Tuesday, January 05, 2010

2010, Day Four

I didn't pick up a book Monday until the evening. That's unusual for me. On most days I have completed 80 percent of my pages for the day by 1 p.m. I have an hour commute, one way, which allows me to read 30 to 50 pages in the morning, and I typically close the door for lunch and read another 20 to 30 pages.

Not Monday. I left for work before the sun was up and that cut into my morning read time. The return to work, after two weeks away, was busy and three "meetings," starting at noon, eliminated any additional chance to read.

I'm almost finished with My Father Is A Book and still enjoying it.

Janna Malamud Smith writes that her father, while in New York, awaiting the publication of his first book, The Natural, went on a shopping spree:

"He anticipates her (Malamud's wife) resistance to the consequences of his book buying: 'I have sent out to my office three 35 pound boxes of books. We will need a new bookcase -- without complaints, please.'"

She also shares a letter from her father in which he expresses excitement about the cover of The Natural:

"Giroux showed me the book jacket: it's a very nice job in green and bold black. In the center a powerful, black, almost-hawk-nosed Roy, with a bat on his shoulders -- an abstract, as I wanted it. Around him, well composed, an interesting group of Daumier life figures -- fans and other characters in the book. On top, my name; on the book "The Natural." A strong imposing cover, in good taste."

Smith's chapter on Corvallis, Oregon, where she was born and the family lived for many years provides a rare glimpse into the daily life of a famous author.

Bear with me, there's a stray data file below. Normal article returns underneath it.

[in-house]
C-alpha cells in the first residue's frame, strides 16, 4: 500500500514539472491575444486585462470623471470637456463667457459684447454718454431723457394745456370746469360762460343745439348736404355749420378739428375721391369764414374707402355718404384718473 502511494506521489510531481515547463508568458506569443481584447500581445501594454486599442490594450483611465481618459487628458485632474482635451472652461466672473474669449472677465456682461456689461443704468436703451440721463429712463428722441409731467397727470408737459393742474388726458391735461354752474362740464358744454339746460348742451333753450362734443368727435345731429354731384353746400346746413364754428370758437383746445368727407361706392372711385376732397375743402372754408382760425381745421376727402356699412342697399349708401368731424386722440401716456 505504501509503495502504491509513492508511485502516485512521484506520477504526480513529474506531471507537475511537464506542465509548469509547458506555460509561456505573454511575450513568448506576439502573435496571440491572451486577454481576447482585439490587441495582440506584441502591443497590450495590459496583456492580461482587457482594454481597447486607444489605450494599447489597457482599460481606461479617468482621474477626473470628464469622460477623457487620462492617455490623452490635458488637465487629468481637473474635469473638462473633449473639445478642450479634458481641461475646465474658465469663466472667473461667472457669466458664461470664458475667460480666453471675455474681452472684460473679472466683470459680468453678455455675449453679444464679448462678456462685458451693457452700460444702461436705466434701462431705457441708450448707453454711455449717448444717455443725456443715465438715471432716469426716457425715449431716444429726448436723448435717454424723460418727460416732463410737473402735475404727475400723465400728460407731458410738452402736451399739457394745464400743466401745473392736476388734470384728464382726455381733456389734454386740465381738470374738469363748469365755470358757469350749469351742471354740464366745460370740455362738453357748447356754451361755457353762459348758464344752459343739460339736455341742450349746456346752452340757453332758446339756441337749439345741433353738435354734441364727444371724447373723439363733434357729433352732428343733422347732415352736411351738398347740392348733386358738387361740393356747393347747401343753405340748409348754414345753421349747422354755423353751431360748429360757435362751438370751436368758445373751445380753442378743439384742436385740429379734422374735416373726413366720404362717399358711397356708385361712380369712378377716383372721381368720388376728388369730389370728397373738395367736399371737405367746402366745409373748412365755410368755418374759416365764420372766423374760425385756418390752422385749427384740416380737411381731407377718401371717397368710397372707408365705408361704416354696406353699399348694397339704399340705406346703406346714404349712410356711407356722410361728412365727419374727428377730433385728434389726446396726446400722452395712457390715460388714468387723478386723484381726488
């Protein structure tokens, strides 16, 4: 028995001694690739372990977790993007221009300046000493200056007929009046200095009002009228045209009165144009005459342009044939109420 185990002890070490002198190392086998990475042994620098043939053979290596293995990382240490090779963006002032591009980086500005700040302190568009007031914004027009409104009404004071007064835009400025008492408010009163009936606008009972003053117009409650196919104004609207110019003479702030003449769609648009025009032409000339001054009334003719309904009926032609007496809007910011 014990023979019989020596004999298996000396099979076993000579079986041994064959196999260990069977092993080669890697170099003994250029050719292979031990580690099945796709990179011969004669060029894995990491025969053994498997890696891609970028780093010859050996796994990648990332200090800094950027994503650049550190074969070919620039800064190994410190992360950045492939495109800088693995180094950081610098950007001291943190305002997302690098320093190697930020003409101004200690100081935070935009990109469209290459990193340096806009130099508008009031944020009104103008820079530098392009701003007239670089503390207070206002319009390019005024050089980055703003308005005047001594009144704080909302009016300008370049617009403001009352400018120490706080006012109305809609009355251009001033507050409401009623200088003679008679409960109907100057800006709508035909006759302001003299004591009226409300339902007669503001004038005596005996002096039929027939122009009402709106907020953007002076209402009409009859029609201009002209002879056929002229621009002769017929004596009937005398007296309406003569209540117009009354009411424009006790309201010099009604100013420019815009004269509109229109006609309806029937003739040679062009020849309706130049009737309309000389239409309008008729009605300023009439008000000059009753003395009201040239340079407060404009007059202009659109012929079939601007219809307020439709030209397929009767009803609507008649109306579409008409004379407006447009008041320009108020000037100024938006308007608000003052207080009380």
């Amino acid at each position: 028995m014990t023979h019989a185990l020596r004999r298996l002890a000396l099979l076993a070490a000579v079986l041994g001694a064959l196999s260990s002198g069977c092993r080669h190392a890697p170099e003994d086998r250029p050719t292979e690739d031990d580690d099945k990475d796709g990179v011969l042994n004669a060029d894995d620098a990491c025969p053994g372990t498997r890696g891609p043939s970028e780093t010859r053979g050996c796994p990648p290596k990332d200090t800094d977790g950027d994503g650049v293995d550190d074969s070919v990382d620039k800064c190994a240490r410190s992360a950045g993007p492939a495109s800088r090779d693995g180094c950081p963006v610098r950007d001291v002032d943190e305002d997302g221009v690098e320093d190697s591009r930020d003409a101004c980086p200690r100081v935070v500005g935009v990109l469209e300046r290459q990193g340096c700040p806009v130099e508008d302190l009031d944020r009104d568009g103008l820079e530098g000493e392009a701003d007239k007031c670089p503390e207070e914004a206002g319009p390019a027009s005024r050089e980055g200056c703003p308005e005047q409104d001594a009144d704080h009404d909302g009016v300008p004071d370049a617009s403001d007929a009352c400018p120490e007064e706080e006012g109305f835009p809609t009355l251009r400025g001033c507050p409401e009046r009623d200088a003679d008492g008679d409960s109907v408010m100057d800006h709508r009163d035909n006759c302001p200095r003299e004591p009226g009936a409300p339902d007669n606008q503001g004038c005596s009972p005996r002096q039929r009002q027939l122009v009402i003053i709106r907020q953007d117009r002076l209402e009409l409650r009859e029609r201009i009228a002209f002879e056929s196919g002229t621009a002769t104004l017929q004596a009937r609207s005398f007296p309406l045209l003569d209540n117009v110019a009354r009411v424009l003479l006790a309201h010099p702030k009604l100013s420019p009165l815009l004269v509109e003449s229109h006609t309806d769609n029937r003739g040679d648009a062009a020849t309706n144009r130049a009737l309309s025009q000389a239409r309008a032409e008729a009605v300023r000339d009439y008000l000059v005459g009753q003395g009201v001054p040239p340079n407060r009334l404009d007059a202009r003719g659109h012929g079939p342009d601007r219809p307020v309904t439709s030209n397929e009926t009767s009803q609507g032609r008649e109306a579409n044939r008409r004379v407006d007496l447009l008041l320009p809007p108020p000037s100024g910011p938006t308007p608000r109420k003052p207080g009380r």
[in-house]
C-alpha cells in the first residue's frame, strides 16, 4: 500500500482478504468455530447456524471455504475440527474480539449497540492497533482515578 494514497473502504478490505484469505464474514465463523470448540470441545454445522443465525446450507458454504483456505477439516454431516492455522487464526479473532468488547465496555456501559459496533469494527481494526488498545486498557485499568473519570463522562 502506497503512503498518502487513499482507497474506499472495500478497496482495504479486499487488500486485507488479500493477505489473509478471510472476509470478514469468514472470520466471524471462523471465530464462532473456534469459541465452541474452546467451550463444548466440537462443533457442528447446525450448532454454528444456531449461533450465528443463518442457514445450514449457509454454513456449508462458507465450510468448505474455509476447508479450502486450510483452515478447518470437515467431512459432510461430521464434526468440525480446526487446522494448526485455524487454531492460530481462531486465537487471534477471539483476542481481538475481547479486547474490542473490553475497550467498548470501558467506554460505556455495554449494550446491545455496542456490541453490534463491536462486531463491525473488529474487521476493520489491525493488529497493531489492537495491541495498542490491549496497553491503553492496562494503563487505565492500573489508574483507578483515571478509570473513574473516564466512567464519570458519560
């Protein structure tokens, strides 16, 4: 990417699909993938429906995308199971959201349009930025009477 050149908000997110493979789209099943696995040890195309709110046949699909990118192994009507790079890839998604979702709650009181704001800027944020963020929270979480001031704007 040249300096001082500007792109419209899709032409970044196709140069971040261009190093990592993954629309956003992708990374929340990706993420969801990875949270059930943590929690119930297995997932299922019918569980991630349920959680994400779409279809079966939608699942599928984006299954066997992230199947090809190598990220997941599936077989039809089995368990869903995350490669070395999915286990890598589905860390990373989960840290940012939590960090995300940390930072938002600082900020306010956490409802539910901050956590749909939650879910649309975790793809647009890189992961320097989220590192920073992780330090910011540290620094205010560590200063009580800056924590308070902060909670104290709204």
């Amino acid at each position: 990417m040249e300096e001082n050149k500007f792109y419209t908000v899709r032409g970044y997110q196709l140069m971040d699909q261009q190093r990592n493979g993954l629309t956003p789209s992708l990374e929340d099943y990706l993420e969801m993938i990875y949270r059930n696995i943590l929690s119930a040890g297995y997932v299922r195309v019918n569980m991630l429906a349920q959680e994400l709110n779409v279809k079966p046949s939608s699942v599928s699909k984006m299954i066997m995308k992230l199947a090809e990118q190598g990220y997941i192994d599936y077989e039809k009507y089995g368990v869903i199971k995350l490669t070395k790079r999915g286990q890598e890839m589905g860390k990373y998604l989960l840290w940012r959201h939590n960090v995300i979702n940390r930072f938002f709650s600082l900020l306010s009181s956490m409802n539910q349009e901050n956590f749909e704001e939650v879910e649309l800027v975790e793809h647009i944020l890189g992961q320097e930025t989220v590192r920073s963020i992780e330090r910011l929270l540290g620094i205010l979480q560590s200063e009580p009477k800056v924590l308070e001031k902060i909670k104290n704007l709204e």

+ + +

In Little Dorrit, Dickens introduces Mr. Tite Barnacle and the Circumlocution Office. The parallels to Chancery, the English court system, as described in Bleak House, are unmistakable. Both the Circumlocution Office and Chancery are imposing bureaucracies; impenetrable and uncaring, with their own internal logic. For example, Dickens tells the reader, "How the Circumlocution Office . . . 'saw no reason to reverse the decision at which my lords had arrived.' How the Circumlocution Office, being reminded that my lords had arrived at no decision, shelved the business."

The Circumlocution Office is notable "in the art of perceiving -- HOW NOT TO DO IT."

In a wonderful passage, Dickens writes:

"It is true that How not to do it was the great study and object of all public departments and professional politicians all round the Circumlocution Office. It is true that every new premier and every new government, coming in because they had upheld a certain thing as necessary to be done, were no sooner come in than they applied their utmost faculties to discovering How not to do it. It is true that from the moment when a general election was over, every returned man who had been raving on hustings because it hadn't been done, and who had been asking for friends of the honourable gentleman in the opposite interest on pain of impeachment to tell him why it hadn't been done, and who had been asserting that it must be done, and who had been pledging himself that it should be done, began to devise, How it was not to be done. . . . All this is true, but the Circumlocution office went beyond it."

It is perfectly understandable if the modern reader draws parallels between the Circumlocution Office and a certain political party's actions -- or the withholding of action -- regarding health care reform.

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